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Use NMAP to Checkout Servers On Your Network

First… What is NMAP?

nmap (Network Mapper) is a security scanner originally written by Gordon Lyon (also known by his pseudonym Fyodor Vaskovich)[1] used to discover hosts and services on a computer network, thus creating a “map” of the network. To accomplish its goal, Nmap sends specially crafted packets to the target host and then analyzes the responses.

Most places if worked, for some reason, don’t use Nmap as much as you would think. Occasionally I’ll have someone walk over and ask me if I know something about an IP (what OS, what application, etc), I’ll ask what they’ve done so far, and typically the reply is something along the line of “I ran a ping and tried to get the hostname”. Well weather or not the ping was successful, it wont tell you much, and unless theres a very specific hostname convention, and a PTR record for that IP, you still won’t get much.

One of Nmaps most famous features is OS Guessing, what it does is scans the targets open ports, and looks through an OS Detection Database, then spits back the ports/protocols, and which OS’s it think may be on the device.

Now if you work in the network, you would know right away if it’s just a Linux server, Oracle appliance, MySQL server, Firewall, F5… etc etc.

The following examples are me running NMAP from my local Macbook Pro against my personal www.justinhyland.com hosted server, so don’t expect to find anything special.

The three flags you will almost always want to use are

  • -v – Verbose
  • -O – OS GUess
  • -Pn – Skip the ping step (incase the target has ICMP disabled)

So let’s start with a simple Nmap query using the flags listed above…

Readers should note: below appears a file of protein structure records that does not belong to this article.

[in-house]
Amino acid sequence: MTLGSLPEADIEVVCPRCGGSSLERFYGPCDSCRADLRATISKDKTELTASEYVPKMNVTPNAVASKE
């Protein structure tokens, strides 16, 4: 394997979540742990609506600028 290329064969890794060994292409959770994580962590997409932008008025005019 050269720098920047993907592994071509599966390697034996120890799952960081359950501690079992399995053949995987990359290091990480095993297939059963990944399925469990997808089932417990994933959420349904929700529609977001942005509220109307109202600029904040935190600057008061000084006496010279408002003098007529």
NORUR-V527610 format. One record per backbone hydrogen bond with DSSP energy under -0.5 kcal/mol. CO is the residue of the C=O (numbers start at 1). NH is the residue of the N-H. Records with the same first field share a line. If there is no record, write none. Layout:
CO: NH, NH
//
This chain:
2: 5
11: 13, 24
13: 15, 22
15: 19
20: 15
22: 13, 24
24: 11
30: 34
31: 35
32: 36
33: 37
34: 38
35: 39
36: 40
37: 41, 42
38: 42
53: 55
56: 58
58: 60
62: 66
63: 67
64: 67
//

$ sudo nmap -v -Pn -O 23.227.177.25

Starting Nmap 6.25 ( http://nmap.org ) at 2014-02-19 23:32 MST
Initiating Parallel DNS resolution of 1 host. at 23:32
Completed Parallel DNS resolution of 1 host. at 23:32, 0.07s elapsed
Initiating SYN Stealth Scan at 23:32
Scanning 23-227-177-25-vpsdime.com (23.227.177.25) [1000 ports]
Discovered open port 22/tcp on 23.227.177.25
Discovered open port 80/tcp on 23.227.177.25
Discovered open port 8090/tcp on 23.227.177.25
Discovered open port 3322/tcp on 23.227.177.25
Completed SYN Stealth Scan at 23:33, 4.46s elapsed (1000 total ports)
Initiating OS detection (try #1) against 23-227-177-25-vpsdime.com (23.227.177.25)
Nmap scan report for 23-227-177-25-vpsdime.com (23.227.177.25)
Host is up (0.050s latency).
Not shown: 992 closed ports
PORT     STATE    SERVICE
22/tcp   open     ssh
25/tcp   filtered smtp
80/tcp   open     http
135/tcp  filtered msrpc
139/tcp  filtered netbios-ssn
445/tcp  filtered microsoft-ds
3322/tcp open     active-net
8090/tcp open     unknown
Device type: general purpose
Running: Linux 3.X
OS CPE: cpe:/o:linux:linux_kernel:3
OS details: Linux 3.1 - 3.4
Uptime guess: 27.680 days (since Thu Jan 23 07:13:26 2014)
Network Distance: 14 hops
TCP Sequence Prediction: Difficulty=260 (Good luck!)
IP ID Sequence Generation: All zeros

So from the above Nmap result, you can pretty much immediately tell its a Linux server, with some abnormal ports open (8090, 3322), as well as a good guess of what application is running on those ports. It also gives you a pretty accurate OS guess. Heres the output of uname from the target server itself

# # uname -r -o